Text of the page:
Definition vs. Metaphor

Posted October 26, 2006 by kumarnareshk
Categories: Branding, Brands, Business, Marketing

Definitions are attempts to capture in words, as precisely and succinctly as possible, the understanding of an idea or thing.  Since precision, succinctness, “capturing” are all left-brain traits, the attempt to define something is essentially a left-brain exercise. And there lies the rub. One can easily define something like a “metre”, or “ampere”, or even “nation”, because these are all man-made conventions, springing from the left brain. Using a left-brain tool for a left-brain concept is no big deal. 

But what happens when you try to define “beauty”? Or “Love”? Or ”Joy”? 

Left-brain cognition is only a small part of the total human experience. This is why no definition can ever do justice to concepts which extend beyond. The reason why a brand is so difficult to define, is because a brand’s domain is not limited only to the left brain. The sum total of brand appeals to the body, mind, heart and spirit of people. To try and “capture” the totality of this experience in “succinct, precise” terms leaves it shorn of texture and granularity. Simply stating that “A brand is a product plus vales plus associations” (or most other working definitions) is merely paraphrasing what a brand does i.e. it appeals to the body, mind heart and spirit. What  it is, is still not totally clear.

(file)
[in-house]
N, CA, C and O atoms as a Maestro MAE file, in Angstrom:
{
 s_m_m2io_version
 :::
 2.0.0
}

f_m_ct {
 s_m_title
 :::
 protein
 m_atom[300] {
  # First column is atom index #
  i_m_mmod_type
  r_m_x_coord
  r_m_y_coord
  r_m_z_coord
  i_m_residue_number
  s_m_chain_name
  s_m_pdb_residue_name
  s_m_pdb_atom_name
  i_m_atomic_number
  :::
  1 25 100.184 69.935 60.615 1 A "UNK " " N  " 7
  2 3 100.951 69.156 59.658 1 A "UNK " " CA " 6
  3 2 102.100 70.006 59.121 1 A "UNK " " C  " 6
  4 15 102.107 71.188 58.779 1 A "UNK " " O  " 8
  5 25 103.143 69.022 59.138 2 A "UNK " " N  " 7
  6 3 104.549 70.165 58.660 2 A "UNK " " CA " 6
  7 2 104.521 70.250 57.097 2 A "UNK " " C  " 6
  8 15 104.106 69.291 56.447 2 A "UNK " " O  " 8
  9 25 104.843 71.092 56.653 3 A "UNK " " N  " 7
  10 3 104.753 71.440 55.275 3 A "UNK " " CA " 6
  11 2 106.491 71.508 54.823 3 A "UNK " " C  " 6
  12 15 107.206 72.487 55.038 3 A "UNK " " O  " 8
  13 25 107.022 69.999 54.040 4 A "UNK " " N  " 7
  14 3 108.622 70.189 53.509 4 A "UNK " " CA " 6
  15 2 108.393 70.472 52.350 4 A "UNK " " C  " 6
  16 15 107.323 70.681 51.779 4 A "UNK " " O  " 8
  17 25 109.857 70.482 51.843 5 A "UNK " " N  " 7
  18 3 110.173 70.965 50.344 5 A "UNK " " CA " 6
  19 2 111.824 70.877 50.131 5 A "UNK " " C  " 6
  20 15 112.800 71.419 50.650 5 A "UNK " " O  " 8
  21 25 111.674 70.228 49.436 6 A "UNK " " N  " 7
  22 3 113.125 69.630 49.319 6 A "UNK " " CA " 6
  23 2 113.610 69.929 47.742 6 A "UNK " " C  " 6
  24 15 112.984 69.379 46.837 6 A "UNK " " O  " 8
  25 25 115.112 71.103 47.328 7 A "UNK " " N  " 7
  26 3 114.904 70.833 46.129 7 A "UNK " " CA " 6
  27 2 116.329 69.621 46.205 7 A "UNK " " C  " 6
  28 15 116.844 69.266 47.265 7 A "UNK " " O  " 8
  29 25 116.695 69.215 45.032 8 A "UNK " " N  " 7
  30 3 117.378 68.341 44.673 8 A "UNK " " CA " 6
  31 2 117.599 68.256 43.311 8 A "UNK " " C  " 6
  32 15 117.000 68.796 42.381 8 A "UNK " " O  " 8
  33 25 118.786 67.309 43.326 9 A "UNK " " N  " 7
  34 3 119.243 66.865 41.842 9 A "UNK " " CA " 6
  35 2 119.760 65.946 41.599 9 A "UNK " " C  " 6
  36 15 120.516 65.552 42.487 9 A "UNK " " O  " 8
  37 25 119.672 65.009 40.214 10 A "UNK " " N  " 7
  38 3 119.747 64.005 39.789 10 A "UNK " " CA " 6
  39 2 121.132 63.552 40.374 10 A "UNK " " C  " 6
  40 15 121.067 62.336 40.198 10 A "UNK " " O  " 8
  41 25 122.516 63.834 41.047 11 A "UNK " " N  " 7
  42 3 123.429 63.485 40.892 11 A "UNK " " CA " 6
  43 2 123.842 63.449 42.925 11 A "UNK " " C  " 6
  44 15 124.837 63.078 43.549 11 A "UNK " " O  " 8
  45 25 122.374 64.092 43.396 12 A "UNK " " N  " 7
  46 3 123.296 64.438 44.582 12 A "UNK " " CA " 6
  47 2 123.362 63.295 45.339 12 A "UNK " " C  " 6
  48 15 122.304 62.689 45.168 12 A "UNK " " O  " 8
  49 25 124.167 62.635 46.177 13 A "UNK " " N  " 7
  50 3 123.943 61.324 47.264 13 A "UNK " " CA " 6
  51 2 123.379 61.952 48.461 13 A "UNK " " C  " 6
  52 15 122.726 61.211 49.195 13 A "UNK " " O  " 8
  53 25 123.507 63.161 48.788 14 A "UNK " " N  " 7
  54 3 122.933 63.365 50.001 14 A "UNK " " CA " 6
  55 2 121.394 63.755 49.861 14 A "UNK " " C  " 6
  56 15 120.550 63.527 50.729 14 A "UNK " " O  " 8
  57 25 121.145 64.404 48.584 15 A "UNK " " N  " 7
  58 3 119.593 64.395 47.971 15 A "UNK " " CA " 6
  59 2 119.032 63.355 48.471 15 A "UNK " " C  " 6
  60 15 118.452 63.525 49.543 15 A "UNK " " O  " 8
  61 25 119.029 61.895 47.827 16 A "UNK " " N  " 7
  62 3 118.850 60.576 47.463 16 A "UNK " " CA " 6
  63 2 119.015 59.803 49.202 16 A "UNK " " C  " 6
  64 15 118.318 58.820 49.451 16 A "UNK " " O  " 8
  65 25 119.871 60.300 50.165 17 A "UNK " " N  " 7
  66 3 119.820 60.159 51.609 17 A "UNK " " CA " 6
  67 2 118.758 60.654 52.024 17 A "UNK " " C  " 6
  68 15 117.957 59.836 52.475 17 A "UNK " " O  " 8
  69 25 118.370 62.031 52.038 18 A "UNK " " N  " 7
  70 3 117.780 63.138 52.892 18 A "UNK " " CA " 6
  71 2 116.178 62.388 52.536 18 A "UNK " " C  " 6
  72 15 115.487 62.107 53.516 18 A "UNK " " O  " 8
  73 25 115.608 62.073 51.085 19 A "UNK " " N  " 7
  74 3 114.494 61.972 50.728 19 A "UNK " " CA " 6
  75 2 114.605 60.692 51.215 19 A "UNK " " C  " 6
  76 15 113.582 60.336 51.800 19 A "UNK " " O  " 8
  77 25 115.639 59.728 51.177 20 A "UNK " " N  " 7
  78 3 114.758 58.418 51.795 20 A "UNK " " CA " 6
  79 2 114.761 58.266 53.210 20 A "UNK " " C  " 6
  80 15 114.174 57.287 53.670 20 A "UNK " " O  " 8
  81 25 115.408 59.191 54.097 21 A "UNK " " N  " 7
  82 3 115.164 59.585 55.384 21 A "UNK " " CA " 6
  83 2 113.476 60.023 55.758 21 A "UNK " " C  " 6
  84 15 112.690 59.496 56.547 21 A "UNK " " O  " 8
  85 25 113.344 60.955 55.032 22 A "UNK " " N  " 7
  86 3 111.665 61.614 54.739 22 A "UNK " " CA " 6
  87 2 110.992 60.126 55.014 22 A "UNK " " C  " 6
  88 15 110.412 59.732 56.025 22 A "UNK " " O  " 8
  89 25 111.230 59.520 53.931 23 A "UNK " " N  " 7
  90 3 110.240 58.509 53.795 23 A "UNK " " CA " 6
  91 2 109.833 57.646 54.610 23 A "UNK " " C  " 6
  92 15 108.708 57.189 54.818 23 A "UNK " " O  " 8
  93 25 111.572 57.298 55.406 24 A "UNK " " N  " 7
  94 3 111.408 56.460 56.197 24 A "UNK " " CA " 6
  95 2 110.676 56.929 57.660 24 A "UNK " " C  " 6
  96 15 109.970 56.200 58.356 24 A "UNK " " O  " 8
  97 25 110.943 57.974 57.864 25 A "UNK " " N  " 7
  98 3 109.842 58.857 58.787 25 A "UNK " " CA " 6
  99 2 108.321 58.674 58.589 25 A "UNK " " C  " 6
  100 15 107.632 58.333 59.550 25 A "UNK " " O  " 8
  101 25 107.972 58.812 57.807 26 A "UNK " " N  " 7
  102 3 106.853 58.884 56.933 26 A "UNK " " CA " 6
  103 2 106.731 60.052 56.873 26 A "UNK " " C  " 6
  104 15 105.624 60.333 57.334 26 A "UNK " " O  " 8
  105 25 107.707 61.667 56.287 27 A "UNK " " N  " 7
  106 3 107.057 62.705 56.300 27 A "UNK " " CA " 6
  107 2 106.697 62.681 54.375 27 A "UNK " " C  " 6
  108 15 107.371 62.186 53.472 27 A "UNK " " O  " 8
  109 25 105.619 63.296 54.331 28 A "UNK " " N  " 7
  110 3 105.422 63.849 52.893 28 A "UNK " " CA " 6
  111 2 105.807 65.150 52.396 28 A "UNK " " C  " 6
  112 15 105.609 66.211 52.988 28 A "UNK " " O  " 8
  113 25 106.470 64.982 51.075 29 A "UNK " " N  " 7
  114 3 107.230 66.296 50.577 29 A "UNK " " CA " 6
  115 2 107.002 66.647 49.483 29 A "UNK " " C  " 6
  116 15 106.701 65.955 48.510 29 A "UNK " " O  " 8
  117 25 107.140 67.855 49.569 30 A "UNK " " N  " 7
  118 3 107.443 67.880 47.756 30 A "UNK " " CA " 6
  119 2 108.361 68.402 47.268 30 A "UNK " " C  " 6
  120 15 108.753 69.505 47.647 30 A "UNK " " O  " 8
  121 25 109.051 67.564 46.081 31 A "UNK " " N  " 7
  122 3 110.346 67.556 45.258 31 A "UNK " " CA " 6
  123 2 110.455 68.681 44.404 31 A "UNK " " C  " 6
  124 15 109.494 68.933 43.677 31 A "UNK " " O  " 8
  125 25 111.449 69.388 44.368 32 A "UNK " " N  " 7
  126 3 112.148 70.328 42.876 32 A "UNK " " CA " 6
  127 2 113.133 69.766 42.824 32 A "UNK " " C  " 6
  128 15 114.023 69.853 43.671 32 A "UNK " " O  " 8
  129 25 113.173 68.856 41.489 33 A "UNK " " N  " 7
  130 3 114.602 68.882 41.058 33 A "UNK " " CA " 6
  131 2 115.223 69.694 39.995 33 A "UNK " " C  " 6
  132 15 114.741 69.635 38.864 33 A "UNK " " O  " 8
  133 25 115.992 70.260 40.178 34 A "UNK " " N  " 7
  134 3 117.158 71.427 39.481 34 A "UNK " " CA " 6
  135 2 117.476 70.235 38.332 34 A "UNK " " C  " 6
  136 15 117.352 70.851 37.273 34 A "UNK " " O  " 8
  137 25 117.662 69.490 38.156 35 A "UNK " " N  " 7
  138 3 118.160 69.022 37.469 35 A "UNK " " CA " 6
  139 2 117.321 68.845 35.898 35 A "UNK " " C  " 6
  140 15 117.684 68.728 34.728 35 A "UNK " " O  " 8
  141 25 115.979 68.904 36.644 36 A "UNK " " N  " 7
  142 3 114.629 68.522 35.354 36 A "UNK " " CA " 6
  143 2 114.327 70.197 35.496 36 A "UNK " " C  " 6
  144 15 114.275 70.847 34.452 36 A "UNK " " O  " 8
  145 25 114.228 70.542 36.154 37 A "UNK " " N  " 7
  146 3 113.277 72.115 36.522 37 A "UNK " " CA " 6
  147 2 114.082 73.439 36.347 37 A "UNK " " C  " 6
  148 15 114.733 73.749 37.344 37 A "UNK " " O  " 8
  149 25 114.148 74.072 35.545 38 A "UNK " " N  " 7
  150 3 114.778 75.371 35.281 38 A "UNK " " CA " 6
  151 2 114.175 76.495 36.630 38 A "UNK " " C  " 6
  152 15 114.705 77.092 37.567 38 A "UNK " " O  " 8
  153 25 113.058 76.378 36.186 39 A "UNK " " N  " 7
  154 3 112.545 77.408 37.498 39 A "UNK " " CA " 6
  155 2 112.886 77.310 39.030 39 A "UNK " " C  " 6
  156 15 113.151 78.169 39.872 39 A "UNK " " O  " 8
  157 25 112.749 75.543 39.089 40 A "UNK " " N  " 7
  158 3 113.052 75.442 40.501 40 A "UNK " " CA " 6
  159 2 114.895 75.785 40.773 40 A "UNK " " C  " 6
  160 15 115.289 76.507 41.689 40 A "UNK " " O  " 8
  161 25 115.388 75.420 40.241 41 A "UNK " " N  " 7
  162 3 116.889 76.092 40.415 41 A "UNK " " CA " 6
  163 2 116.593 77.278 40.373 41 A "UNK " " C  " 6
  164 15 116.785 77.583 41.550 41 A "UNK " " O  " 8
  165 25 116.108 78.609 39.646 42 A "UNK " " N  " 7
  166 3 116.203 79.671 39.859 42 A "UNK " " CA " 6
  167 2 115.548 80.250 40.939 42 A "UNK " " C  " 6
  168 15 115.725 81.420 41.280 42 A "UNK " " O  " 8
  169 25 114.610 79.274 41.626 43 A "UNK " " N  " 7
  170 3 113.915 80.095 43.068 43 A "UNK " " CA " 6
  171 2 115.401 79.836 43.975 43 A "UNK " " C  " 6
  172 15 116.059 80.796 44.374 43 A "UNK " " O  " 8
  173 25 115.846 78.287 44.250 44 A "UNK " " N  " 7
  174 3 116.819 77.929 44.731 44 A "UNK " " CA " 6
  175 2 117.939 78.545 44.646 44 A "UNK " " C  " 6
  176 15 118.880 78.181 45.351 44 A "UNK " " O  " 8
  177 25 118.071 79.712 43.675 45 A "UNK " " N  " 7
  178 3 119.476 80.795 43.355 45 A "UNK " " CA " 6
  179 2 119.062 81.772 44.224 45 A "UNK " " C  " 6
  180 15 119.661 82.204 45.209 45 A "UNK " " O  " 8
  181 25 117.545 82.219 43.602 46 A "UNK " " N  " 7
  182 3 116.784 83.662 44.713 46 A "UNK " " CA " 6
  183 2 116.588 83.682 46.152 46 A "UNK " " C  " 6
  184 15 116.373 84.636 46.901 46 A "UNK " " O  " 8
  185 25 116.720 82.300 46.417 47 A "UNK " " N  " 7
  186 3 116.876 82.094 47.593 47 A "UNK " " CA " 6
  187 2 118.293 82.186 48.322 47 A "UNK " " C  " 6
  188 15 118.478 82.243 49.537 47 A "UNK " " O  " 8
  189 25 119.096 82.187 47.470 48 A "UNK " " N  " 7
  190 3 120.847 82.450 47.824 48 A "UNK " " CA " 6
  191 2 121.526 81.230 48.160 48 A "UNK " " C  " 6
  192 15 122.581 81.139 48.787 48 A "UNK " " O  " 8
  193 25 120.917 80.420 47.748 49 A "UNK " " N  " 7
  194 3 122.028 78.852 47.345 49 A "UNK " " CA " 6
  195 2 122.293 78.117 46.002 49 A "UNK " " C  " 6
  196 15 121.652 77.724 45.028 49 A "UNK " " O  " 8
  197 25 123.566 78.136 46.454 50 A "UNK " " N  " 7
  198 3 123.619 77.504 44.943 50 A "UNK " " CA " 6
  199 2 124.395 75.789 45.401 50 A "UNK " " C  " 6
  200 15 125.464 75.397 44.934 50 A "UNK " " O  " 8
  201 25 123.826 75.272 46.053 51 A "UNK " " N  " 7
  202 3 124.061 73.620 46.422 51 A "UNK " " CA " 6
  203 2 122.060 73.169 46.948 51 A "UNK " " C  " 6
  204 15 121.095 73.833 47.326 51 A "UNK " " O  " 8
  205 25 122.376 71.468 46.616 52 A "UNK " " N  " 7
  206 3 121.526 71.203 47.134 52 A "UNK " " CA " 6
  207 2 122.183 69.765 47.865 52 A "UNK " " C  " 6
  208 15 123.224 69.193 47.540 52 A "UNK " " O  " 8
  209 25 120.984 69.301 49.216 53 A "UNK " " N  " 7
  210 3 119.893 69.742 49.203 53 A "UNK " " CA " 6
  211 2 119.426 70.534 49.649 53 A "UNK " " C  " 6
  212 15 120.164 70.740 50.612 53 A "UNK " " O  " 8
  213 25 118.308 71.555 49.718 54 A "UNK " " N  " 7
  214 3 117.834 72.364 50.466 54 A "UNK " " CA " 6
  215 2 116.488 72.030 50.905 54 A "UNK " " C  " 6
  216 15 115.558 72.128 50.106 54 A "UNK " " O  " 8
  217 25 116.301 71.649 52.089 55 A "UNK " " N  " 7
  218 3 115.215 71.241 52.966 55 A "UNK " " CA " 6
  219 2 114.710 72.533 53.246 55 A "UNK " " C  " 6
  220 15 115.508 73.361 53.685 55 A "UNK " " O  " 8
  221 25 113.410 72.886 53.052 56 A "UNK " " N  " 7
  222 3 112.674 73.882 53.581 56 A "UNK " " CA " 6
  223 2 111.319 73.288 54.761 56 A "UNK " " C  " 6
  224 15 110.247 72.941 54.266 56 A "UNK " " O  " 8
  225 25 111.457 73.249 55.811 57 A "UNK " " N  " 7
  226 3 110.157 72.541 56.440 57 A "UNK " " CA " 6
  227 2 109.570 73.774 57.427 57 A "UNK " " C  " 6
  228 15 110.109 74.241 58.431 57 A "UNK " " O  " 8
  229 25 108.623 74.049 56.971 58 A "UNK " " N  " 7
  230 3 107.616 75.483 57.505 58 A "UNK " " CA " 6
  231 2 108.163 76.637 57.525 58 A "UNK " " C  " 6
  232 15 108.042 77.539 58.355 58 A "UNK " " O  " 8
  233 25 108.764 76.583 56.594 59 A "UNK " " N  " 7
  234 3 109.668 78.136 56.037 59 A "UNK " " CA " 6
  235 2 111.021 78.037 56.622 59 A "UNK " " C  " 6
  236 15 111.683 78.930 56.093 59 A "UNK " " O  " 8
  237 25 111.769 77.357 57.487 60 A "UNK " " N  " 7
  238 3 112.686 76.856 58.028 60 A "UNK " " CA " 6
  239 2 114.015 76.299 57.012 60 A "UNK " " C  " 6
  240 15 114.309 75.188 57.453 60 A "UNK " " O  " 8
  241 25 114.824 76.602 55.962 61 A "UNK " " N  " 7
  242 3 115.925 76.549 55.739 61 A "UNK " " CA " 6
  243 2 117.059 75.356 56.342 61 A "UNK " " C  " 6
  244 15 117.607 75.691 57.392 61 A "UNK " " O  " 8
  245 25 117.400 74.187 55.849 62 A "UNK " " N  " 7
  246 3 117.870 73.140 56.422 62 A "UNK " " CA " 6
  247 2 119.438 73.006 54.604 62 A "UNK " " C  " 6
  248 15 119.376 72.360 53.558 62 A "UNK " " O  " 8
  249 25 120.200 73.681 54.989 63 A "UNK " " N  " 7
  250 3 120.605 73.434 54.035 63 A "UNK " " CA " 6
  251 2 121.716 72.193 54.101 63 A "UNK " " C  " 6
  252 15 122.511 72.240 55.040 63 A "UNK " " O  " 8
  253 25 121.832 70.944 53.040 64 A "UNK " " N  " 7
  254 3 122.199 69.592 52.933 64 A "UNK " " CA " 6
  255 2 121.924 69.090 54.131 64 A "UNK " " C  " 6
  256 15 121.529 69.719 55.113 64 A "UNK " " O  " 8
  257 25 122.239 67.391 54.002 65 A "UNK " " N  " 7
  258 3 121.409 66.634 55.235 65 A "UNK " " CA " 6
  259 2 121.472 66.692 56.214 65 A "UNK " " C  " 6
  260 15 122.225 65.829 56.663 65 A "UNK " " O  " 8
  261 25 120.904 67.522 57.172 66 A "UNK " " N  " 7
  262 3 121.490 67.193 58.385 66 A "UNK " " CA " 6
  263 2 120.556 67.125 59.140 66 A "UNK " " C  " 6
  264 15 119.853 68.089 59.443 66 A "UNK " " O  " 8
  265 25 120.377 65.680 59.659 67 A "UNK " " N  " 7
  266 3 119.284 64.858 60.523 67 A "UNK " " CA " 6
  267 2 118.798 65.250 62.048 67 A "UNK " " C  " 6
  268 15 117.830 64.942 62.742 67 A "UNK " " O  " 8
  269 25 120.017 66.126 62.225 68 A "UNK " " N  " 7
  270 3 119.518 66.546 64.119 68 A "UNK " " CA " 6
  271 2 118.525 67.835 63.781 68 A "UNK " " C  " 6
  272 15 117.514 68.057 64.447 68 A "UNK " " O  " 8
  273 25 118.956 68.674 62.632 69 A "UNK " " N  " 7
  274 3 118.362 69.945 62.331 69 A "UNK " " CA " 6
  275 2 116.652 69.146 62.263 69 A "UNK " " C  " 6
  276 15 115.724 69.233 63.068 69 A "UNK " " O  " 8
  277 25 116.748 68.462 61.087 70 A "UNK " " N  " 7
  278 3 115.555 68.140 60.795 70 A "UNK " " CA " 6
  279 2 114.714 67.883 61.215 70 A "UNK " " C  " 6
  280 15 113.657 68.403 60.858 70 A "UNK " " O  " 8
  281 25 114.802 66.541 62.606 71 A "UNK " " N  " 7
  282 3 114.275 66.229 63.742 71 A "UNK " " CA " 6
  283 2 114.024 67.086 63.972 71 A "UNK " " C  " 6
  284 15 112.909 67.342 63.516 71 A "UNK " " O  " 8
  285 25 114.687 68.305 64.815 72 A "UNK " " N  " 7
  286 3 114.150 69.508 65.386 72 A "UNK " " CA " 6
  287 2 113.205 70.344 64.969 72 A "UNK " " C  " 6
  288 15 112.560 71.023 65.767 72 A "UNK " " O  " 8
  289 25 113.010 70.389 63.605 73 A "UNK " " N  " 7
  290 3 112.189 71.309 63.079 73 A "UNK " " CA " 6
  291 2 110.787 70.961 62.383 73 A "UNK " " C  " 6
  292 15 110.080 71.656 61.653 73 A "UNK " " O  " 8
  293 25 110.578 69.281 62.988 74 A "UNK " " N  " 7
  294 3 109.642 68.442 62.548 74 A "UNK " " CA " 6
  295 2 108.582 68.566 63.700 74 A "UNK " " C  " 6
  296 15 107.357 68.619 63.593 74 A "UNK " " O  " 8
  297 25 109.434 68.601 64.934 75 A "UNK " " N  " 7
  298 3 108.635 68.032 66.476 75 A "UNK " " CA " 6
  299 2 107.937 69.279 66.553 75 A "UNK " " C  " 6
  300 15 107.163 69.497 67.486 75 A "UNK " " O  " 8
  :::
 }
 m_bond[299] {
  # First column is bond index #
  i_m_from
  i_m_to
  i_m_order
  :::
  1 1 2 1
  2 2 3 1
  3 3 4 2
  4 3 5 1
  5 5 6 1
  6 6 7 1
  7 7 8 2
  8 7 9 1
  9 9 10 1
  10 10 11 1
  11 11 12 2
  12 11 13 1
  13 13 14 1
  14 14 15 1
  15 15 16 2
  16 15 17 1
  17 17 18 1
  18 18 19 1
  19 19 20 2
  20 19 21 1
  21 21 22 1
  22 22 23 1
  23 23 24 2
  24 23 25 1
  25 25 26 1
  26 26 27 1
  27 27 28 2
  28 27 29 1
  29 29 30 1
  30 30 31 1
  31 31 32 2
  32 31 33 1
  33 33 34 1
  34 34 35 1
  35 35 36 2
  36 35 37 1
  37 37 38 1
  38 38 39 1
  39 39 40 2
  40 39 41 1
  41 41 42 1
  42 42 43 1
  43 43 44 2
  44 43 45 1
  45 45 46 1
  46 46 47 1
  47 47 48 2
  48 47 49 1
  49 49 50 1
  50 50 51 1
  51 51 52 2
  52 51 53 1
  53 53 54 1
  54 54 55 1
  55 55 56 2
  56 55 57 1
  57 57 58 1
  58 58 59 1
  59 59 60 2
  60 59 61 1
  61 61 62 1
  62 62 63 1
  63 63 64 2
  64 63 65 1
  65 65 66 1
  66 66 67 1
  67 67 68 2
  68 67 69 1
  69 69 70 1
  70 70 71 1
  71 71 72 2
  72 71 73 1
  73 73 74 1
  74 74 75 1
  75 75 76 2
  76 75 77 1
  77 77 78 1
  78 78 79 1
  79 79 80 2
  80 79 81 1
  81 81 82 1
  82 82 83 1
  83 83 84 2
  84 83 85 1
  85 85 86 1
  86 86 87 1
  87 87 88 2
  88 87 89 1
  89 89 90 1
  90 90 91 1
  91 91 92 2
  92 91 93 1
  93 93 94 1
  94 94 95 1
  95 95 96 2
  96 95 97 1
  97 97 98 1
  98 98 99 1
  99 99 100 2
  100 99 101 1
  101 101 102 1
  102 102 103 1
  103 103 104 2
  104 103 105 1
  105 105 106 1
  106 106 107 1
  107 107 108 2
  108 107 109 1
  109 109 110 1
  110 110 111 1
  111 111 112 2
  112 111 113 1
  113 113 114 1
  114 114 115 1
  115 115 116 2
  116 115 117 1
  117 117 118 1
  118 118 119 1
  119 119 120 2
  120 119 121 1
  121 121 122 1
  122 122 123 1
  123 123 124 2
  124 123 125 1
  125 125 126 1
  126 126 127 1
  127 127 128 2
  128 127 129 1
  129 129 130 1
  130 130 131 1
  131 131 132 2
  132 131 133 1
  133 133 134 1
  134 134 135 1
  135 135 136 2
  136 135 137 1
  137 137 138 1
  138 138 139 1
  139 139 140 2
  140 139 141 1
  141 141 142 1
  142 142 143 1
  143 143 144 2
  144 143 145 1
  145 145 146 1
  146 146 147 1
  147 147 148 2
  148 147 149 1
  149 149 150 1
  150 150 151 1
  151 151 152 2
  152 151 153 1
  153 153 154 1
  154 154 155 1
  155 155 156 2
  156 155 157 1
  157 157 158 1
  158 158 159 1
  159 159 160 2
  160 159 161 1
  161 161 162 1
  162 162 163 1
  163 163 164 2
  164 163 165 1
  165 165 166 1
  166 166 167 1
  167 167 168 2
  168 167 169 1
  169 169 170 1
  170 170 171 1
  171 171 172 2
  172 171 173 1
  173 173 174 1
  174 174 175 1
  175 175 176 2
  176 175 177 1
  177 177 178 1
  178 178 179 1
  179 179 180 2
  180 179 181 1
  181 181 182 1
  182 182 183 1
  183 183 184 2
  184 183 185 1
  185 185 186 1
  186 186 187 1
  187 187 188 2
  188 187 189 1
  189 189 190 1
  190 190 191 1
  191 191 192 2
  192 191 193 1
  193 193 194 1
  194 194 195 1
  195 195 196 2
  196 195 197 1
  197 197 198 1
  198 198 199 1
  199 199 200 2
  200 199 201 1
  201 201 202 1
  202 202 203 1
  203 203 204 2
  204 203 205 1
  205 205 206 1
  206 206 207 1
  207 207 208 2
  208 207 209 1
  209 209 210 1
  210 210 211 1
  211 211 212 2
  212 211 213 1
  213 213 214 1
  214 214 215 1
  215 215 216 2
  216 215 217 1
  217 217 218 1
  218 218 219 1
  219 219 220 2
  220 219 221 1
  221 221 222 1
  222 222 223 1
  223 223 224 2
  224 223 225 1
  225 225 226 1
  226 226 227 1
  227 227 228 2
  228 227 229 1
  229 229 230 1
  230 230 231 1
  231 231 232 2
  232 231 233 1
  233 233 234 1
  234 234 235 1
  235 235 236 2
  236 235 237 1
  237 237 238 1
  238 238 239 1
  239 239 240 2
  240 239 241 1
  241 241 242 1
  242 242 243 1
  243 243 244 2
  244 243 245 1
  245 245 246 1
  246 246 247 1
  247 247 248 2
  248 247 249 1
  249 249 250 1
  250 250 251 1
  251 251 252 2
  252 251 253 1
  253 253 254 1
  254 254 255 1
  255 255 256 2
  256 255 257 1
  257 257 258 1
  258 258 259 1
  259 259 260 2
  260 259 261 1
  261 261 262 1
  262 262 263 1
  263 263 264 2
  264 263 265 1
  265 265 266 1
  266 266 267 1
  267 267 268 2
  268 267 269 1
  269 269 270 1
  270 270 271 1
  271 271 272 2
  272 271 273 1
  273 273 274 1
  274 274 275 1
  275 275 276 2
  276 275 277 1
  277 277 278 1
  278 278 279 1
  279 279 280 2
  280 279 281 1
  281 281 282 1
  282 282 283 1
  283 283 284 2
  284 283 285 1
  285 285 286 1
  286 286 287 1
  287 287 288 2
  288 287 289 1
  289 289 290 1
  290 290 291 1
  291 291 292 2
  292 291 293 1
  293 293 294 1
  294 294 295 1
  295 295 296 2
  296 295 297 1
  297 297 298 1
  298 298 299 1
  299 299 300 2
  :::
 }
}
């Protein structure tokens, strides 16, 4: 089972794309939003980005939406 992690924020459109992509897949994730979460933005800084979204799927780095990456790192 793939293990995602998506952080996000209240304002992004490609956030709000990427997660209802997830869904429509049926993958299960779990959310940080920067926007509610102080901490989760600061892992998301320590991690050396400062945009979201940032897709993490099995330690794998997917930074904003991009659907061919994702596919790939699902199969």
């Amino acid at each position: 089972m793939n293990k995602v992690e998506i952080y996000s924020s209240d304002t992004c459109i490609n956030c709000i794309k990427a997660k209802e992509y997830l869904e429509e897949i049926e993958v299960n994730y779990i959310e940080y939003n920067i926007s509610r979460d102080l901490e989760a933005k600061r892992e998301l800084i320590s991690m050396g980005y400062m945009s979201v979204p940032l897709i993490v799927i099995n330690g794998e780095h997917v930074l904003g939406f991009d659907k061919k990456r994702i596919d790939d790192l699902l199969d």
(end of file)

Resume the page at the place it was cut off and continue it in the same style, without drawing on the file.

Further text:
A far more effective method of communicating such concepts is by using metaphor. It may not be short or succinct. It primarily works through associations, which capture a much fuller range of texture and granularity. This is why no definition of “love” ever touches us, but poetry moves us so deeply.